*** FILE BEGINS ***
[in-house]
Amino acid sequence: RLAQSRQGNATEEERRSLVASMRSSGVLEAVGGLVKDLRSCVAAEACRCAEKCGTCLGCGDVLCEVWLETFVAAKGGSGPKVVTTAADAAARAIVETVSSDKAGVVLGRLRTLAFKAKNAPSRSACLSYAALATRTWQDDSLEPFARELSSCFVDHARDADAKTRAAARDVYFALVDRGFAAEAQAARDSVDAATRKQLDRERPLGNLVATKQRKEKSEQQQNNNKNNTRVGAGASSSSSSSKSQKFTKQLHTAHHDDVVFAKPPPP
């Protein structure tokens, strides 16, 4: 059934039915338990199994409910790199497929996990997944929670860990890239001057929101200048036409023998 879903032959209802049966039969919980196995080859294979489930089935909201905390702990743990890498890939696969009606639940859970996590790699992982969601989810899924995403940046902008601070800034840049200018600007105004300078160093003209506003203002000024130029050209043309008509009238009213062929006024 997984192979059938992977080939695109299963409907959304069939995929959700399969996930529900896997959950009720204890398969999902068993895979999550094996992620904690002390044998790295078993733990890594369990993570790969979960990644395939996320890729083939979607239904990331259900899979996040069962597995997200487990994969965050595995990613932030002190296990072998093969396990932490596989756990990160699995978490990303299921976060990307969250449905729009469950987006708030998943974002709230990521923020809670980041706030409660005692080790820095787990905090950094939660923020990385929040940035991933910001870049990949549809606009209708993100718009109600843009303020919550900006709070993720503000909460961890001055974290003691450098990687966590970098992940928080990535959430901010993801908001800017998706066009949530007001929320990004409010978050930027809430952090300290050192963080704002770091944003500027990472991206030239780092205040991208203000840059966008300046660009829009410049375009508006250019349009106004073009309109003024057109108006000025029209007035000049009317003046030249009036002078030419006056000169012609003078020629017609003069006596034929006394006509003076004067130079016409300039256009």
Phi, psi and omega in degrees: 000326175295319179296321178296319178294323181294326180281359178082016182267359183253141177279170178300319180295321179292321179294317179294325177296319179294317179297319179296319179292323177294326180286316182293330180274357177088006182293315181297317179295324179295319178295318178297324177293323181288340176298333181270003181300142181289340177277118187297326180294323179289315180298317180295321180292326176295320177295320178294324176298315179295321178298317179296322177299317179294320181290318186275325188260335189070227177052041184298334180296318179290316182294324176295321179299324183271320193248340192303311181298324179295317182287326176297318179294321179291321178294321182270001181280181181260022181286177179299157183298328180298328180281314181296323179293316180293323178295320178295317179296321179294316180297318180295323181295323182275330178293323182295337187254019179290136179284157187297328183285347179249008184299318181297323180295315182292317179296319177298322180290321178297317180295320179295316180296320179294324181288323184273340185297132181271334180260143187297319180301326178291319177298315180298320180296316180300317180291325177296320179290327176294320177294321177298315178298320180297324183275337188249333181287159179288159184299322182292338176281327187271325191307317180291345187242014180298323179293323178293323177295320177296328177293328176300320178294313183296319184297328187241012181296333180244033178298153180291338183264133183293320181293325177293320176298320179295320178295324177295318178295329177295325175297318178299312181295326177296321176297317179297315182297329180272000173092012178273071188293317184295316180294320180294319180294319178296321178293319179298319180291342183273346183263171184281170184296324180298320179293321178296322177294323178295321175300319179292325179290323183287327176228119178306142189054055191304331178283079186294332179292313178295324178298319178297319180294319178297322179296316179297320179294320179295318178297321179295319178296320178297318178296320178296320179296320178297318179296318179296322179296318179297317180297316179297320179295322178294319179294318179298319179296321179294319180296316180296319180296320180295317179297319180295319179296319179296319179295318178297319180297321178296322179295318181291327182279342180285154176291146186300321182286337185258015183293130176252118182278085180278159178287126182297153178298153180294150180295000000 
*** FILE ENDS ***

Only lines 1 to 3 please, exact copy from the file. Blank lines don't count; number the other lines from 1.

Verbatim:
[in-house]
Amino acid sequence: RLAQSRQGNATEEERRSLVASMRSSGVLEAVGGLVKDLRSCVAAEACRCAEKCGTCLGCGDVLCEVWLETFVAAKGGSGPKVVTTAADAAARAIVETVSSDKAGVVLGRLRTLAFKAKNAPSRSACLSYAALATRTWQDDSLEPFARELSSCFVDHARDADAKTRAAARDVYFALVDRGFAAEAQAARDSVDAATRKQLDRERPLGNLVATKQRKEKSEQQQNNNKNNTRVGAGASSSSSSSKSQKFTKQLHTAHHDDVVFAKPPPP
């Protein structure tokens, strides 16, 4: 059934039915338990199994409910790199497929996990997944929670860990890239001057929101200048036409023998 879903032959209802049966039969919980196995080859294979489930089935909201905390702990743990890498890939696969009606639940859970996590790699992982969601989810899924995403940046902008601070800034840049200018600007105004300078160093003209506003203002000024130029050209043309008509009238009213062929006024 997984192979059938992977080939695109299963409907959304069939995929959700399969996930529900896997959950009720204890398969999902068993895979999550094996992620904690002390044998790295078993733990890594369990993570790969979960990644395939996320890729083939979607239904990331259900899979996040069962597995997200487990994969965050595995990613932030002190296990072998093969396990932490596989756990990160699995978490990303299921976060990307969250449905729009469950987006708030998943974002709230990521923020809670980041706030409660005692080790820095787990905090950094939660923020990385929040940035991933910001870049990949549809606009209708993100718009109600843009303020919550900006709070993720503000909460961890001055974290003691450098990687966590970098992940928080990535959430901010993801908001800017998706066009949530007001929320990004409010978050930027809430952090300290050192963080704002770091944003500027990472991206030239780092205040991208203000840059966008300046660009829009410049375009508006250019349009106004073009309109003024057109108006000025029209007035000049009317003046030249009036002078030419006056000169012609003078020629017609003069006596034929006394006509003076004067130079016409300039256009």